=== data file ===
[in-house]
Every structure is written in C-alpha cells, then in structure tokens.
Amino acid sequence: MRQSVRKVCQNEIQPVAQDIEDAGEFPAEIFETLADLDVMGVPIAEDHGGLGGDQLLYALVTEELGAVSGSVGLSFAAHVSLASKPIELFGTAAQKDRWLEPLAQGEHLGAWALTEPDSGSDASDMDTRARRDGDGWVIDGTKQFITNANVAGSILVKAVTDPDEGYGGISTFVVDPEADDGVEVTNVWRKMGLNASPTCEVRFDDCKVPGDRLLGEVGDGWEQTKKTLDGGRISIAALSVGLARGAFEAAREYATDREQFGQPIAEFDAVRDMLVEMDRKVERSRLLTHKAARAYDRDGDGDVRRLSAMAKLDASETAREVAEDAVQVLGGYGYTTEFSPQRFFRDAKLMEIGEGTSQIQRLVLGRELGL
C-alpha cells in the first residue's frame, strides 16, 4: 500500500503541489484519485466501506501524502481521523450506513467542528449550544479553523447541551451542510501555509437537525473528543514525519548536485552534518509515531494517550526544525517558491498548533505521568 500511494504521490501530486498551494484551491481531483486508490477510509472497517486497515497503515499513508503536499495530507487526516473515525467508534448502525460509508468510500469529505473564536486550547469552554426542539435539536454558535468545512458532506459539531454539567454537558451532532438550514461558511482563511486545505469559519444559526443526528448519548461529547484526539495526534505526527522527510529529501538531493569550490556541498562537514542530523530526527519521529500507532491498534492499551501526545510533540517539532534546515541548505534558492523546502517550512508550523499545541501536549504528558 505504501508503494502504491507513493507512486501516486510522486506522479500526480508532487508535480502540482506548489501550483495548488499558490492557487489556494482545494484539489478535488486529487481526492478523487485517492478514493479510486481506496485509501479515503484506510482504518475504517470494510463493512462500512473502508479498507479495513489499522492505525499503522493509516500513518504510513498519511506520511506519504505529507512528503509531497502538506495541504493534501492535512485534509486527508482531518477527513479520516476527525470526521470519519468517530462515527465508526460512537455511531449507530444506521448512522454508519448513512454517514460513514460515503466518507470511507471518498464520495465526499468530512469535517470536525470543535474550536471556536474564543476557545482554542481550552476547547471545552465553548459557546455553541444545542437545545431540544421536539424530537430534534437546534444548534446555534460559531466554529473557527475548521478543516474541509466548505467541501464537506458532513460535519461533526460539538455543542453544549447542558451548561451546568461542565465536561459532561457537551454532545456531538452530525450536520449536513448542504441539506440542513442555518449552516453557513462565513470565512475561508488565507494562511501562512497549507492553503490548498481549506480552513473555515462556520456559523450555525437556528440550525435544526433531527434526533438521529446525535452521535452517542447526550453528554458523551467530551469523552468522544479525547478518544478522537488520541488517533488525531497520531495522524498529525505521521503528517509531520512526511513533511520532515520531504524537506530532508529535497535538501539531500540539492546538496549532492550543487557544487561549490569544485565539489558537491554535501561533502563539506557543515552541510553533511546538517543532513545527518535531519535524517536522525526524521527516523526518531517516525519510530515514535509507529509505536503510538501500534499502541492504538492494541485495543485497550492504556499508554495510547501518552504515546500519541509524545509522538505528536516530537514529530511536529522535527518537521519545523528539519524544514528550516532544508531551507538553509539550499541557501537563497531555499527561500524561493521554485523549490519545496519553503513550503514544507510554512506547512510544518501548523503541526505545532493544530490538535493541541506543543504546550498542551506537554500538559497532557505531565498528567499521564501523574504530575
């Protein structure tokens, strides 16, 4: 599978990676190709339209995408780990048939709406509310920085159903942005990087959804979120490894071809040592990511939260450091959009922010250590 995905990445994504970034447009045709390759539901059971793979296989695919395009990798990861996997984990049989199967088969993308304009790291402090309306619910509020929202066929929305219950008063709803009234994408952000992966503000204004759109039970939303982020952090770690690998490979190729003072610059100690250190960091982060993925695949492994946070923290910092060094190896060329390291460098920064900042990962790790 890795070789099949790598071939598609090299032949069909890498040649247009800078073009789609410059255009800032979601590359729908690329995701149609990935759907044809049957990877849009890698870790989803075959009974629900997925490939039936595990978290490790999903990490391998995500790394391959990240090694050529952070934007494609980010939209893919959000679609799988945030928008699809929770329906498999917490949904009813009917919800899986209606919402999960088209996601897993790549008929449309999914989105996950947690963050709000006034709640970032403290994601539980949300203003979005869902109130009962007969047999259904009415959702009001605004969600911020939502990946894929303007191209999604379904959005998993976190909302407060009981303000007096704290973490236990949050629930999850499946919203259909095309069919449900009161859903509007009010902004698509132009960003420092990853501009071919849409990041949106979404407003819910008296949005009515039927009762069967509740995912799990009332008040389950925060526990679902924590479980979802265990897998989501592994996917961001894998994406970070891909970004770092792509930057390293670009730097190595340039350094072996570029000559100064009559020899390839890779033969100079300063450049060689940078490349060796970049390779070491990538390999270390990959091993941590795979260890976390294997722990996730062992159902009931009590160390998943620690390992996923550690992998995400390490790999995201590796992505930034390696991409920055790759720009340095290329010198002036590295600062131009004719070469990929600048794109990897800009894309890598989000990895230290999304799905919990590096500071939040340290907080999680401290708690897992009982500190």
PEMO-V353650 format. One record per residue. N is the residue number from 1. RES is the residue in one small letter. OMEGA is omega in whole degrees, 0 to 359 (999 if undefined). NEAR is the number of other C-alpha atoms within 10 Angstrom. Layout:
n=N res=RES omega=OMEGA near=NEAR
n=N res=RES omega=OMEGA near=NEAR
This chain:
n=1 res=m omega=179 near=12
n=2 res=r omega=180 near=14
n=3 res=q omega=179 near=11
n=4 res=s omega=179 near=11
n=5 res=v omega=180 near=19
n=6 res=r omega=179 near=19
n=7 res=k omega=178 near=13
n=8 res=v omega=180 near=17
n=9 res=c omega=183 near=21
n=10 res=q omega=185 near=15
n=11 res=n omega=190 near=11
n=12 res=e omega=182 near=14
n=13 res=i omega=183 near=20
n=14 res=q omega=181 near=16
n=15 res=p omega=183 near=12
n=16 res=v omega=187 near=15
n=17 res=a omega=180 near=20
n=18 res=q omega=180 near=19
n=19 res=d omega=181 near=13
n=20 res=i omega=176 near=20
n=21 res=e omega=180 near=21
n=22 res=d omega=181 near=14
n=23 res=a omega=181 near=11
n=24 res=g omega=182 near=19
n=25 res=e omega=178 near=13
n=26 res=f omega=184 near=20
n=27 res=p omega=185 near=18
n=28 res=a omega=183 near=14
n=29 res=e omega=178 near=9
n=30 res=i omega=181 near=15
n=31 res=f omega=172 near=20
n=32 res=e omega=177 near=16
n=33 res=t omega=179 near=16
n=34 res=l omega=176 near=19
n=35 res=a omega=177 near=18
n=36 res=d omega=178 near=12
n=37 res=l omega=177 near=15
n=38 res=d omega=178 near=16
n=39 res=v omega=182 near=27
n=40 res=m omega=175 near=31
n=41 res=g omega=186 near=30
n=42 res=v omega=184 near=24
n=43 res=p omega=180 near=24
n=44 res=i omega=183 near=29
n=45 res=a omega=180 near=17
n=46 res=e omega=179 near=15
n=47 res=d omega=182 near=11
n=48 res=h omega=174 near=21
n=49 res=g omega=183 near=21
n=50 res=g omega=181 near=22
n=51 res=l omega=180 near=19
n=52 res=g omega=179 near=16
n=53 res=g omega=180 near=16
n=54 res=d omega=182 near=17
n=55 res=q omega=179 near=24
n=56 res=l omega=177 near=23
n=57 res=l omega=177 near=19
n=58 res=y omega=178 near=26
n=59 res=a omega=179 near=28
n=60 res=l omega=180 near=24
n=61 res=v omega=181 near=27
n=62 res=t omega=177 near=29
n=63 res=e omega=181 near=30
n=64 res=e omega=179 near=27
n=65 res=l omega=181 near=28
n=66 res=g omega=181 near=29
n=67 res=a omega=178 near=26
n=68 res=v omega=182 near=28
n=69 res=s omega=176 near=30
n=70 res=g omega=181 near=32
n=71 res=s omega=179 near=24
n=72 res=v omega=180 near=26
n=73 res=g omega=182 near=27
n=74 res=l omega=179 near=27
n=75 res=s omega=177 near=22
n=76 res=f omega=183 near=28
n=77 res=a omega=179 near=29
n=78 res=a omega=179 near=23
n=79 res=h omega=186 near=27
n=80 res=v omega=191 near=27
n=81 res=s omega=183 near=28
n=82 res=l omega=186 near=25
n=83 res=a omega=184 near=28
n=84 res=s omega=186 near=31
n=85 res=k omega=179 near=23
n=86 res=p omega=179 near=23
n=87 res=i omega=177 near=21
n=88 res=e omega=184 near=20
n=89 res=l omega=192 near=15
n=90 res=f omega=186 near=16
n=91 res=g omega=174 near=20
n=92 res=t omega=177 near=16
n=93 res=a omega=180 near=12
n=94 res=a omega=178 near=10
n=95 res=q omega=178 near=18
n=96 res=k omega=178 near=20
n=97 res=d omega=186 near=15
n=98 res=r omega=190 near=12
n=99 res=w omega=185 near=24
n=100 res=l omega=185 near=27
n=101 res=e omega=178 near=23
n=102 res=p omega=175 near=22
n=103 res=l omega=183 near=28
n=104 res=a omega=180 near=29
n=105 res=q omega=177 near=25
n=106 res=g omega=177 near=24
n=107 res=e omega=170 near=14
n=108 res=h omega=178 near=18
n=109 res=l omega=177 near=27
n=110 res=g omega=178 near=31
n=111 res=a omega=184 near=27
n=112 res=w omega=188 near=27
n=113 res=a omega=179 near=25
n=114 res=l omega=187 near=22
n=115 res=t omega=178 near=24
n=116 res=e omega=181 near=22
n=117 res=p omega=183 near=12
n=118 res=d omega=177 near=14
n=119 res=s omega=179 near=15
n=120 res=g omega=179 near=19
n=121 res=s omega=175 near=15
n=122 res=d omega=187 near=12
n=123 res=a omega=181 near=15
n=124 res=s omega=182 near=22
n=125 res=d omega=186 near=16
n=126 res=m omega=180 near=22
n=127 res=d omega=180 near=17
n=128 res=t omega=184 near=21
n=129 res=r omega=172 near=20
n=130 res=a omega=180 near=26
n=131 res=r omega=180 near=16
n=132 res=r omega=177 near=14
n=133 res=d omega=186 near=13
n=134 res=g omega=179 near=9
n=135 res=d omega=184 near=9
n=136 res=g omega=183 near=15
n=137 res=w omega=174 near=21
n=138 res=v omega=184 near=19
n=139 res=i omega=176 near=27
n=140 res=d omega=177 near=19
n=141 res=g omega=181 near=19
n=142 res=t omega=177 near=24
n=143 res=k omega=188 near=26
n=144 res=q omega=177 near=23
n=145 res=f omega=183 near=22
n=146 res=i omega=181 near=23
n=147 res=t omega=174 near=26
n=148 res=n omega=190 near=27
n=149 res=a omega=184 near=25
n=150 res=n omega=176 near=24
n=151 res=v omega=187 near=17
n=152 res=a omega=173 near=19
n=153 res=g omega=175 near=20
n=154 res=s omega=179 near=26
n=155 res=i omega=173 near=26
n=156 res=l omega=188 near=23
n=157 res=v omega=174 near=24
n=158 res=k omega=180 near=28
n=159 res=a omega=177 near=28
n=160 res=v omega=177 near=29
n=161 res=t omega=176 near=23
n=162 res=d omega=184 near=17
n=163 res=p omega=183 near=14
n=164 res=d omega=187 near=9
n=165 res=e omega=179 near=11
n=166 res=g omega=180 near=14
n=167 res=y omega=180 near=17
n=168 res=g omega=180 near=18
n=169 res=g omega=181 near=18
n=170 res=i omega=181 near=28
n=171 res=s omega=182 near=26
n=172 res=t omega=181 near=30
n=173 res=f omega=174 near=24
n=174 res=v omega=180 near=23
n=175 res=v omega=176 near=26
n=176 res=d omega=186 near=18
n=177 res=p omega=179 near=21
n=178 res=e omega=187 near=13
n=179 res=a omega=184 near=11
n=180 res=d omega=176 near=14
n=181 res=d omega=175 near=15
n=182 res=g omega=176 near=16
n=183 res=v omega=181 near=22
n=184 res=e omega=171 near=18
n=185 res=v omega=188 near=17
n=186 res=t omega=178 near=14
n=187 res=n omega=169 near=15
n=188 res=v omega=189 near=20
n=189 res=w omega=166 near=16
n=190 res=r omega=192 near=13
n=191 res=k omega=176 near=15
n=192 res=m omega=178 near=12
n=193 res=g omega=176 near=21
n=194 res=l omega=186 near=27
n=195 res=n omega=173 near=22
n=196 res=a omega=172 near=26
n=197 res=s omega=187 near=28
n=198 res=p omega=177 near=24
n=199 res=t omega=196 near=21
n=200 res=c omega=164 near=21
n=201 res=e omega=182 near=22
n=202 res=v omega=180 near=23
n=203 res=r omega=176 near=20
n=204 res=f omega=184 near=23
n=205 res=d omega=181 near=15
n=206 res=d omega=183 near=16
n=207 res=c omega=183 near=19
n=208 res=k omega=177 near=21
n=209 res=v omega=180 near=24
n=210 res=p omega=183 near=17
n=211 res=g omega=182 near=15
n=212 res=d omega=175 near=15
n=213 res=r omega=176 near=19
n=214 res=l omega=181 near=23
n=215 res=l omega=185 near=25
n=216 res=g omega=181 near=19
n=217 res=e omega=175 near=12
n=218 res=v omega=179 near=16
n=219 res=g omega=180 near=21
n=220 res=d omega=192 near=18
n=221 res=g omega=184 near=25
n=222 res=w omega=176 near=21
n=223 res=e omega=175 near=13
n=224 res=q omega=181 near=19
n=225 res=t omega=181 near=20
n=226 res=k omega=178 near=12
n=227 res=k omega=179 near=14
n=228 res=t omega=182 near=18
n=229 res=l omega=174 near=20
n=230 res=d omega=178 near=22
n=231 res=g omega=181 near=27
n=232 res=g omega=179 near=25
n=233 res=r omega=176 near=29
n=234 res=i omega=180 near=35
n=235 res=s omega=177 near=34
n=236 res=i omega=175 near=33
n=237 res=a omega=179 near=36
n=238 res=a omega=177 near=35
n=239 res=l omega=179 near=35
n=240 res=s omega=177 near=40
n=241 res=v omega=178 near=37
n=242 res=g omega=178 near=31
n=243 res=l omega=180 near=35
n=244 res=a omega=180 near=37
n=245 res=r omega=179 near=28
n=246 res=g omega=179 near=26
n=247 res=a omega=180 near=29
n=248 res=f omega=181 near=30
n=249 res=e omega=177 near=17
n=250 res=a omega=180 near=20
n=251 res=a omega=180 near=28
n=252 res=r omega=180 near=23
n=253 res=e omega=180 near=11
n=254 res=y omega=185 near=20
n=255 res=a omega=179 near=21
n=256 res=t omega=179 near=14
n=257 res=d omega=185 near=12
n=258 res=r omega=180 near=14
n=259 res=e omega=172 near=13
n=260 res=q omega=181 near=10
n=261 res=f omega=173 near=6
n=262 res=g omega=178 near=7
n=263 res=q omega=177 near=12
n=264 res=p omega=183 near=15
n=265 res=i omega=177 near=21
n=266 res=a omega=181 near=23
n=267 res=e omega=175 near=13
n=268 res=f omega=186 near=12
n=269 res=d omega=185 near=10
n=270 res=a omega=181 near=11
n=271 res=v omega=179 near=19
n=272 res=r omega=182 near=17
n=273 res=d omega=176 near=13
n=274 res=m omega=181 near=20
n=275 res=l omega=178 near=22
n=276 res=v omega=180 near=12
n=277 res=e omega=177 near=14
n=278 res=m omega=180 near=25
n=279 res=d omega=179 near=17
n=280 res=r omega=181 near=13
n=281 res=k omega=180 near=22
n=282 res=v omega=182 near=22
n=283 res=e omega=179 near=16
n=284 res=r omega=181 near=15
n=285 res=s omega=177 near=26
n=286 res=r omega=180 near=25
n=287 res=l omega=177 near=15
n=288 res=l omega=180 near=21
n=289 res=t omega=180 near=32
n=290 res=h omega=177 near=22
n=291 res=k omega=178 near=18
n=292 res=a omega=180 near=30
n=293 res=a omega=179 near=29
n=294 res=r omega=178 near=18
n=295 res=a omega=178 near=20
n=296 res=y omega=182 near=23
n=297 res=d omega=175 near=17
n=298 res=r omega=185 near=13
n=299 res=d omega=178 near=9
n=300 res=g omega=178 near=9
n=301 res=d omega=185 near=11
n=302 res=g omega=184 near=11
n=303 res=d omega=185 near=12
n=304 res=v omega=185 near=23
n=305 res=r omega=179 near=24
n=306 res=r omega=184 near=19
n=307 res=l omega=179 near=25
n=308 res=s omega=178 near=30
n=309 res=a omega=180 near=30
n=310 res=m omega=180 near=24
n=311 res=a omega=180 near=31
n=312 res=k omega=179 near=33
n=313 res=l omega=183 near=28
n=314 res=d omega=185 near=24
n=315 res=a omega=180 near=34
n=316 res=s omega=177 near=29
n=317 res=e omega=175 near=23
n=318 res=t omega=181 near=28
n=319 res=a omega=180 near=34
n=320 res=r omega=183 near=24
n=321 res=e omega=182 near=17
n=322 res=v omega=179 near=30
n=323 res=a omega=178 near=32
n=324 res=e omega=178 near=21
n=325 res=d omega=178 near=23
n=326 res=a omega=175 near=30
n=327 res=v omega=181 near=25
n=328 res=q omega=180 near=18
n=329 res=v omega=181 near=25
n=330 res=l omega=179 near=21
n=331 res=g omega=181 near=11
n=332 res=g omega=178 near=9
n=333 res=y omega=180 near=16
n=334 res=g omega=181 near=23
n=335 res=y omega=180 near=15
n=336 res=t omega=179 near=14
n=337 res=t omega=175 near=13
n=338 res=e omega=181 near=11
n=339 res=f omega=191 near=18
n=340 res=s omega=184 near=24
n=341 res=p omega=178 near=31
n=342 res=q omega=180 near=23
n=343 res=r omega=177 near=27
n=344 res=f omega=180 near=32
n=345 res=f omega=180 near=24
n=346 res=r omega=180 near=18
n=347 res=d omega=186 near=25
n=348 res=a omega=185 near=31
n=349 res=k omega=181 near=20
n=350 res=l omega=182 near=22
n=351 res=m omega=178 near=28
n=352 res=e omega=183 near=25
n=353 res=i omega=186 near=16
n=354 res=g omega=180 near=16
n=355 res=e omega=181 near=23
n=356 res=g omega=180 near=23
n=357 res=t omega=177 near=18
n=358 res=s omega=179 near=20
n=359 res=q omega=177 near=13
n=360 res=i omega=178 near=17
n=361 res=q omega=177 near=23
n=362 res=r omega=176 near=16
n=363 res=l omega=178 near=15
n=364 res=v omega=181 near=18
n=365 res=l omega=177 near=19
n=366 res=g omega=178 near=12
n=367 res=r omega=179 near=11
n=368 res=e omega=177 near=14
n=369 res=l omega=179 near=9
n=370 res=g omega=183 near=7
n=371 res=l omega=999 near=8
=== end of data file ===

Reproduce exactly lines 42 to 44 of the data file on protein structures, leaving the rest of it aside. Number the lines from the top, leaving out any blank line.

n=33 res=t omega=179 near=16
n=34 res=l omega=176 near=19
n=35 res=a omega=177 near=18